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Different Germans, Many Germanies
New Transatlantic Perspectives
Edited by Konrad H. Jarausch, Harald Wenzel, and Karin Goihl
340 pages, 4 illus., 4 tables, bibliog., index
ISBN 978-1-78533-430-6 $140.00/£100.00 Hb Published (December 2016)
ISBN 978-1-78920-078-2 $29.95/£21.00 Pb Published (September 2018)
eISBN 978-1-78533-431-3 eBook
“Although the book is not intended as a history of modern Germany, advanced students will discover many tantalizing perspectives in what outsiders see as German as well as the German response. With this publication, Berghahn Books remains the strongest source for quality academic publications addressing all aspects of German studies… Highly Recommended.” • Choice
“The trajectories and transformations examined in this ambitious and thought-provoking volume deserve a wide readership.” • German History
“Creative dialogue is palpable in the pages of this rich collection. Together, its chapters make important scholarly contributions to twentieth-century German history and to transatlantic history.” • Michael Kimmage, Catholic University of America
As much as any other nation, Germany has long been understood in terms of totalizing narratives. For Anglo-American observers in particular, the legacies of two world wars still powerfully define twentieth-century German history, whether through the lens of Nazi-era militarism and racial hatred or the nation’s emergence as a “model” postwar industrial democracy. This volume transcends such common categories, bringing together transatlantic studies that are unburdened by the ideological and methodological constraints of previous generations of scholarship. From American perceptions of the Kaiserreich to the challenges posed by a multicultural Europe, it argues for—and exemplifies—an approach to German Studies that is nuanced, self-reflective, and holistic.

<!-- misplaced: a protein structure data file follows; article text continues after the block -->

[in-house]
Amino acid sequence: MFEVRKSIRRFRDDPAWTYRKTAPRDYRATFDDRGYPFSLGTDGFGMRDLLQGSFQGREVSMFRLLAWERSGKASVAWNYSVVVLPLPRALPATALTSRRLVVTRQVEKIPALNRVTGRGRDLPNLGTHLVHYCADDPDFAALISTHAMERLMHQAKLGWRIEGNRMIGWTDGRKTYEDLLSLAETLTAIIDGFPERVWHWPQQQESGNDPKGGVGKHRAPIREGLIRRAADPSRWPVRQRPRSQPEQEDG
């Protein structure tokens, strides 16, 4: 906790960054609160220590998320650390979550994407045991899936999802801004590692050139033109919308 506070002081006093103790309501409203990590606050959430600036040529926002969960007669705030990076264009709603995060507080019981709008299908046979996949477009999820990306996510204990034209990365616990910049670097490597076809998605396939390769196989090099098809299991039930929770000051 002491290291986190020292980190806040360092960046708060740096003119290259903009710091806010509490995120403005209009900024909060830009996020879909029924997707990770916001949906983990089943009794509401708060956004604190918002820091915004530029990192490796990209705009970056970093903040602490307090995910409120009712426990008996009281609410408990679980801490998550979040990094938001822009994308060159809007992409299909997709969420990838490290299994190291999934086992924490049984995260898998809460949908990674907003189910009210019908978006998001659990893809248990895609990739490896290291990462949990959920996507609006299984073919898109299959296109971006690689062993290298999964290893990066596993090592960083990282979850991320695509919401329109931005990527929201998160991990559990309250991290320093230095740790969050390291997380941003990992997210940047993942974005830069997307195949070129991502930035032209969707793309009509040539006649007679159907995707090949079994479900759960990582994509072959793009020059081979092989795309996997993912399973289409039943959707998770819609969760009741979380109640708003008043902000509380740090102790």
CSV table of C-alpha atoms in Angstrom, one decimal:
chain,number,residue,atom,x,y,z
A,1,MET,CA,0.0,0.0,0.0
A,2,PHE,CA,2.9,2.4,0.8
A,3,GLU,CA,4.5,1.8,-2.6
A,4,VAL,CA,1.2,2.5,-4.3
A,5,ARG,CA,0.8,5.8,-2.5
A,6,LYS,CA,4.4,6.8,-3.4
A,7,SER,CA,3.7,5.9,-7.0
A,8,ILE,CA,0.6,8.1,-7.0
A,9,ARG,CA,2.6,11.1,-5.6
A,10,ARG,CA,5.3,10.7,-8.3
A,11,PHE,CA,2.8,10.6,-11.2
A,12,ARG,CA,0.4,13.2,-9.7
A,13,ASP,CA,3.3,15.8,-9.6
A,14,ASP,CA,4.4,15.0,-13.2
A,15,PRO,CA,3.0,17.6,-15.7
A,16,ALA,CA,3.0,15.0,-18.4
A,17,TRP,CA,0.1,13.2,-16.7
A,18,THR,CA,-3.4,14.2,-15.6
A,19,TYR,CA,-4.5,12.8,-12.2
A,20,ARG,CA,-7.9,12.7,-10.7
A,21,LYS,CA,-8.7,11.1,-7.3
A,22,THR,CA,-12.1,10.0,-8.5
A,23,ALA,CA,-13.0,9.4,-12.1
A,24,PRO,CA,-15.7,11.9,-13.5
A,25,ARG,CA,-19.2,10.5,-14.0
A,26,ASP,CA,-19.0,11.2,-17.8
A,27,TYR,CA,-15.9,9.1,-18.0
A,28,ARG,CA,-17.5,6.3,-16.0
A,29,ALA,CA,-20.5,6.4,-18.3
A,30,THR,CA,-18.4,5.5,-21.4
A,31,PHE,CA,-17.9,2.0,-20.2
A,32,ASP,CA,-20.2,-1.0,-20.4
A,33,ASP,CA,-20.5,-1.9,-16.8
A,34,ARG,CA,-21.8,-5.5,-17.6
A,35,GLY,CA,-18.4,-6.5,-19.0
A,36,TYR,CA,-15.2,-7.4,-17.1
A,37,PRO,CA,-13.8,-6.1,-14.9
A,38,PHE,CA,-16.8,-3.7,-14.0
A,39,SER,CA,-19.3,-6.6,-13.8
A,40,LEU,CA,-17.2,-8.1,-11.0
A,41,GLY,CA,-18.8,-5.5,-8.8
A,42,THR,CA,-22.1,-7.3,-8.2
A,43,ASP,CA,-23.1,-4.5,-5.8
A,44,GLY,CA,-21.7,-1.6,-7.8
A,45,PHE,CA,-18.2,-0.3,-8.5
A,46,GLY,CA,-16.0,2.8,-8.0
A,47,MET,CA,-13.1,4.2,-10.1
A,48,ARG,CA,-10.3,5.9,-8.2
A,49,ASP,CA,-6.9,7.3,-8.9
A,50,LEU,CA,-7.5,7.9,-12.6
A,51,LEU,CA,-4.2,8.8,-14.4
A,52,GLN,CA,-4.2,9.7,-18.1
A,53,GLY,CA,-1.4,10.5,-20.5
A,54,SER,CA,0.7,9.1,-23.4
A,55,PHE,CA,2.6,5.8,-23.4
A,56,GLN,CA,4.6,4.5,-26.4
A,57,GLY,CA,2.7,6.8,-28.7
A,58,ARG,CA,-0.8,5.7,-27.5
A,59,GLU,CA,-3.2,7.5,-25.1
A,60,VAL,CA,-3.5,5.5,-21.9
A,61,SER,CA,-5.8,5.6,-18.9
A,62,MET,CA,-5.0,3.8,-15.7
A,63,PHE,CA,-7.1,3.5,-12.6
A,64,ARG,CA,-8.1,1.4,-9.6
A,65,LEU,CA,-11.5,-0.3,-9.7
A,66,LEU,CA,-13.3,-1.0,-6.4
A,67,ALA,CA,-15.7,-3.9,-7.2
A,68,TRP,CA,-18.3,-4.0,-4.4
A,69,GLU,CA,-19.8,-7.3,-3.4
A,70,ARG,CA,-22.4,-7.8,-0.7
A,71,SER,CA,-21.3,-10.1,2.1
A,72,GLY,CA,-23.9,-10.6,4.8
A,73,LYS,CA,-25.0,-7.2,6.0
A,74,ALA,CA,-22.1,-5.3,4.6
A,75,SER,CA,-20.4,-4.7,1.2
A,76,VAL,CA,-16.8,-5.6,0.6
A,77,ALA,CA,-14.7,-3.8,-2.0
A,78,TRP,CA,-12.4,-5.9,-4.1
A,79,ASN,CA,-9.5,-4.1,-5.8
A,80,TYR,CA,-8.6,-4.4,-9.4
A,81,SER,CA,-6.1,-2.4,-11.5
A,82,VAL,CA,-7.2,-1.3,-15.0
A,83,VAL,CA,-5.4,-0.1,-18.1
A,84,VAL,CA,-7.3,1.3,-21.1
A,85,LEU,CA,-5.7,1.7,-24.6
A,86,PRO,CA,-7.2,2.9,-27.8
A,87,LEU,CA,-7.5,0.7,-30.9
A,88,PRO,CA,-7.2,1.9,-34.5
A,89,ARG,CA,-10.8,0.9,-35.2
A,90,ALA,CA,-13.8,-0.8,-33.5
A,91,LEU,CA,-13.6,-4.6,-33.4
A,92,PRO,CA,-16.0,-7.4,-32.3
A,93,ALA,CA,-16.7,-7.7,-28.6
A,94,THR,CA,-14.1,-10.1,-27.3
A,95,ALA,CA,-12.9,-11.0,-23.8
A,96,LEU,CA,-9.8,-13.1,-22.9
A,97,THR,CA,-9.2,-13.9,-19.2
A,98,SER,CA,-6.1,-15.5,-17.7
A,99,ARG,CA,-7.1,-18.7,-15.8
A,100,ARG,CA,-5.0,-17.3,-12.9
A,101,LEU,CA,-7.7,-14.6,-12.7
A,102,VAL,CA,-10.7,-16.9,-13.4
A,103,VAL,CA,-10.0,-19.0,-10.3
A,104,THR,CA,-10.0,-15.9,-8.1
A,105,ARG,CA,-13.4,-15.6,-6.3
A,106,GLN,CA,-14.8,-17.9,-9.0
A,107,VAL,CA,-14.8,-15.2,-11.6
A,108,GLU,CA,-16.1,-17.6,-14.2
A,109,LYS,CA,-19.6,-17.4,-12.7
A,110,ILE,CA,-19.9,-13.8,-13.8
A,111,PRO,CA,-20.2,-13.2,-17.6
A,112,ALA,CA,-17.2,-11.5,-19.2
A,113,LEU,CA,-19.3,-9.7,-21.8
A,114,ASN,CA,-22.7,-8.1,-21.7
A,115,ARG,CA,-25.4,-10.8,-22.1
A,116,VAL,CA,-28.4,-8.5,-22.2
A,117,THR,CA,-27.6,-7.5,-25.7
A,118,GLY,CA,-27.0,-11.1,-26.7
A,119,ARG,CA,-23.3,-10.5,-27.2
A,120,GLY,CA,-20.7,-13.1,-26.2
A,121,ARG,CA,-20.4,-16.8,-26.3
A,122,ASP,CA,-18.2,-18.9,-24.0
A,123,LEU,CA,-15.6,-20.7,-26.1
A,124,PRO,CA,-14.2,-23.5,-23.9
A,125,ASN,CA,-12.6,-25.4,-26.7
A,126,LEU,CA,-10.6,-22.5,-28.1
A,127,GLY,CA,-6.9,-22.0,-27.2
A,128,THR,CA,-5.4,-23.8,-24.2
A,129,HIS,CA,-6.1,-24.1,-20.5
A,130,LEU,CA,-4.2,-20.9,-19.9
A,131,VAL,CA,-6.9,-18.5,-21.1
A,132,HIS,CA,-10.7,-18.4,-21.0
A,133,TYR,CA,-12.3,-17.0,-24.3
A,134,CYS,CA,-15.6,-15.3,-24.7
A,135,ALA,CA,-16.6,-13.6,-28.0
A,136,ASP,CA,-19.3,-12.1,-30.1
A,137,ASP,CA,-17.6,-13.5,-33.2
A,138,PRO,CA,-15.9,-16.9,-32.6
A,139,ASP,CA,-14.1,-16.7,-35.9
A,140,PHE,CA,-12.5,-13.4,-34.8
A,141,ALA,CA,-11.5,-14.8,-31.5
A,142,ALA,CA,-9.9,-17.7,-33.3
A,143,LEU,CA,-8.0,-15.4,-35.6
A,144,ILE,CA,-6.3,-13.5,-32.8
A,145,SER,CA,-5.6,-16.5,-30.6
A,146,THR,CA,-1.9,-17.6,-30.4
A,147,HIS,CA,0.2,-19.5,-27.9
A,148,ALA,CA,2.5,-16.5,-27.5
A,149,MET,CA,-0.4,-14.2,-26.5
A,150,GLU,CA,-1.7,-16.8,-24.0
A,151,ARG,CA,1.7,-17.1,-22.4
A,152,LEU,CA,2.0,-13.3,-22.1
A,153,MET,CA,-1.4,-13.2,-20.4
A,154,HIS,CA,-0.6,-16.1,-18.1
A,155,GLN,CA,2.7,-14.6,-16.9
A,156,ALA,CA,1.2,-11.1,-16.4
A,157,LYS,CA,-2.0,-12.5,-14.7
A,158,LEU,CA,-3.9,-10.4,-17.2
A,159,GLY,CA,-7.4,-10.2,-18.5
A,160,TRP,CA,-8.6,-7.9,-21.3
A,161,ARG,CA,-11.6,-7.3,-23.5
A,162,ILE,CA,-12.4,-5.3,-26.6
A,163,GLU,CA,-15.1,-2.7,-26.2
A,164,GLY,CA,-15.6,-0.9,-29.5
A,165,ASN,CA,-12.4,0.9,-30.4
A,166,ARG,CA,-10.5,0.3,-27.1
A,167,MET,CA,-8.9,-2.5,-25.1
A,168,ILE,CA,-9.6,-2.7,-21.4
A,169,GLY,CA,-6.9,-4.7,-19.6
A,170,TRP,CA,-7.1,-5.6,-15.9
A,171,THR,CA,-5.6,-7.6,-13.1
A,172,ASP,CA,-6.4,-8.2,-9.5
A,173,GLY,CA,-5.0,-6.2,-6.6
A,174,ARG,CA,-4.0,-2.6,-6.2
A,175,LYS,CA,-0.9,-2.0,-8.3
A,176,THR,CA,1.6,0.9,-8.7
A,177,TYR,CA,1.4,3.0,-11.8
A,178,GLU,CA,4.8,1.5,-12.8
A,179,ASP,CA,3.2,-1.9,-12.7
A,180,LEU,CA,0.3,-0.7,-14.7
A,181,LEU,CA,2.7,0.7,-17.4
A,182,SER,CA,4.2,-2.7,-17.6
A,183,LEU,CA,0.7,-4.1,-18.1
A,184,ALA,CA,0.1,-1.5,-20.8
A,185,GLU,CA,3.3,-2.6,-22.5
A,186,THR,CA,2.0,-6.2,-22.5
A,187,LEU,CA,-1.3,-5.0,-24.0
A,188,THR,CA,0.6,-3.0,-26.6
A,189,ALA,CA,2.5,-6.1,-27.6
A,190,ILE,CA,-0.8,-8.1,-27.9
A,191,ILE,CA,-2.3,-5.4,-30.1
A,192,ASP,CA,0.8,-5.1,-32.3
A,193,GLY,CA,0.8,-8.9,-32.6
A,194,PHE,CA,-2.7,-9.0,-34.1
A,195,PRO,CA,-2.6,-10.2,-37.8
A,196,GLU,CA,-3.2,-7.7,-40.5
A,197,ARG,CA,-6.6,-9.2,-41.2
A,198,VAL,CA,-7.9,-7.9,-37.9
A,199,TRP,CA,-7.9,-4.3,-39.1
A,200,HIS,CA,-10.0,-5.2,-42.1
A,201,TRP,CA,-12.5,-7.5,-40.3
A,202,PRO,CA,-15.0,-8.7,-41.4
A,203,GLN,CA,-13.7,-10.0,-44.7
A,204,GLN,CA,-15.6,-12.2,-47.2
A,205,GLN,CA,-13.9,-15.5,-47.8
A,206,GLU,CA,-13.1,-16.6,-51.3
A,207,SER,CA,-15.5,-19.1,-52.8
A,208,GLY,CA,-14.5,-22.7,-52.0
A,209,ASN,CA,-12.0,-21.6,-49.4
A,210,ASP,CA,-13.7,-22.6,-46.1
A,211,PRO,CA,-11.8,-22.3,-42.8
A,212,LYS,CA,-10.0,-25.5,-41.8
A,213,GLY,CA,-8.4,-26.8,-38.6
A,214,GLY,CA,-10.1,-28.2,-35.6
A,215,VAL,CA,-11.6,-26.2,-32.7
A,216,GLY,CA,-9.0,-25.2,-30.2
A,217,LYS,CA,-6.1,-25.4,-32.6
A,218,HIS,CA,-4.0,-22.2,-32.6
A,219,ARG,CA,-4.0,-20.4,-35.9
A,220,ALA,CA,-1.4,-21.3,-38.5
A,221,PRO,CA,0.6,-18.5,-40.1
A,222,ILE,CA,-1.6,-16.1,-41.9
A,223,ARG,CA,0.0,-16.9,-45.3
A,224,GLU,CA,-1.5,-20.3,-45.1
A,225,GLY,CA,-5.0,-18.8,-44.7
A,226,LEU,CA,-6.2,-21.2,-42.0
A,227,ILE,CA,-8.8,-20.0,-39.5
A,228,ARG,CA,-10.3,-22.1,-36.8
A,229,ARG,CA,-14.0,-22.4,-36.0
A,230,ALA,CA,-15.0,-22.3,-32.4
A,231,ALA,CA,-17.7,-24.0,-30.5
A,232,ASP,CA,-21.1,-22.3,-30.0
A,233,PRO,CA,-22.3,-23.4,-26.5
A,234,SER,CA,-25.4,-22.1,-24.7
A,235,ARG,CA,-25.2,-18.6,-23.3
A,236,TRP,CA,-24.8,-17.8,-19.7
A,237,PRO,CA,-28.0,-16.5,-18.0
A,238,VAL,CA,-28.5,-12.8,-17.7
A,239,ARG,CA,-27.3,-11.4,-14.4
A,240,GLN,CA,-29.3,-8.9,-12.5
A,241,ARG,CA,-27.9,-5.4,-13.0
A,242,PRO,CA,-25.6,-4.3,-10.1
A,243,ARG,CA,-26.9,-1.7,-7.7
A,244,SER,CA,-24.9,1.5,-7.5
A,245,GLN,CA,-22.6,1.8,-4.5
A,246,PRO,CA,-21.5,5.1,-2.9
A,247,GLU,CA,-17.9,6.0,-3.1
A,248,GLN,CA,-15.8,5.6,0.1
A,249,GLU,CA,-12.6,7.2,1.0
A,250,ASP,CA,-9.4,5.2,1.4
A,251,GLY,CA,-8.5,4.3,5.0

Konrad H. Jarausch is the Lurcy Professor of European Civilization at the University of North Carolina at Chapel Hill. He has written or edited some fifty books on modern German and European history. He has co-directed the Zentrum für Zeithistorische Forschung in Potsdam and co-founded the UNC Center for European Studies. His most recent book is Broken Lives: How Ordinary Germans Experienced the 20th Century (Princeton University Press, 2018).
Harald Wenzel is Professor of Sociology at the John F. Kennedy Institute for North American Studies of the Freie Universität Berlin. His research focuses on sociological theory, the sociology of mass media, religion, and catastrophes. Publications include Die Abenteuer der Kommunikation: Echtzeitmassenmedien und der Handlungsraum der Hochmoderne and George Herbert Mead zur Einführung.
Karin Goihl is Academic Coordinator of the Berlin Program for Advanced German and European Studies at the Freie Universität Berlin. She holds an M.A. in North American Studies and Linguistics from the Freie Universität Berlin and has served the Berlin Program since 1998.
Subject: 20th Century History
Konrad Jarausch and Harald Wenzel
PART I: RESPONSES TO MODERNITY
Chapter 1. A Modern Reich? American Perceptions of Wilhelmine Germany, 1890-1914
Scott H. Krause
Chapter 2. The Dual Training System: The Southwest’s Contributions to German Economic Development
Chapter 3. The “German Forest” as an Emblem of Germany’s Ambivalent Modernity
Jeffrey K. Wilson
Chapter 4. Health as a Public Good: The Positive Legacies of Volksgesundheit
Annette F. Timm
PART II: DEMOCRATIC TRANSFORMATION
Chapter 5. Antifascist Heroes and Nazi Victims: Myth-making and Political Reorientation in Berlin, 1945-1947
Clara M. Oberle
Chapter 6. The Pen is Mightier Than the Sword?: Student Newspapers and Democracy in Postwar West Germany
Brian M. Puaca
Chapter 7. Human Rights, Pluralism and the Democratization of Post-War Germany
Chapter 8. African Students and Racial Ambivalence in the GDR during the 1960s
PART III: SEARCHING FOR A NEW MODEL
Chapter 9. The “German Model” in Renewable Energy Development
Chapter 10. Germany’s Approach to the Financial Crisis: A Product of Ordo-Liberalism?
Mark K. Cassell
Chapter 11. Dreams of Divided Berlin: Postmigrant Perspectives on German Nationhood in Die Schwäne vom Schlachthof
PART IV: GLOBAL IMPLICATIONS
Chapter 12. Inventing the German Film as Foreign Film: The Origins of a Fraught Transatlantic Exchange
Sara F. Hall
Chapter 13. Atlantic Transfers of Critical Theory: Alexander Kluge and the U.S. in Fiction
Matthew D. Miller
Chapter 14. Nation and Memory: Redemptive and Reflective Cosmopolitanism in Contemporary Germany
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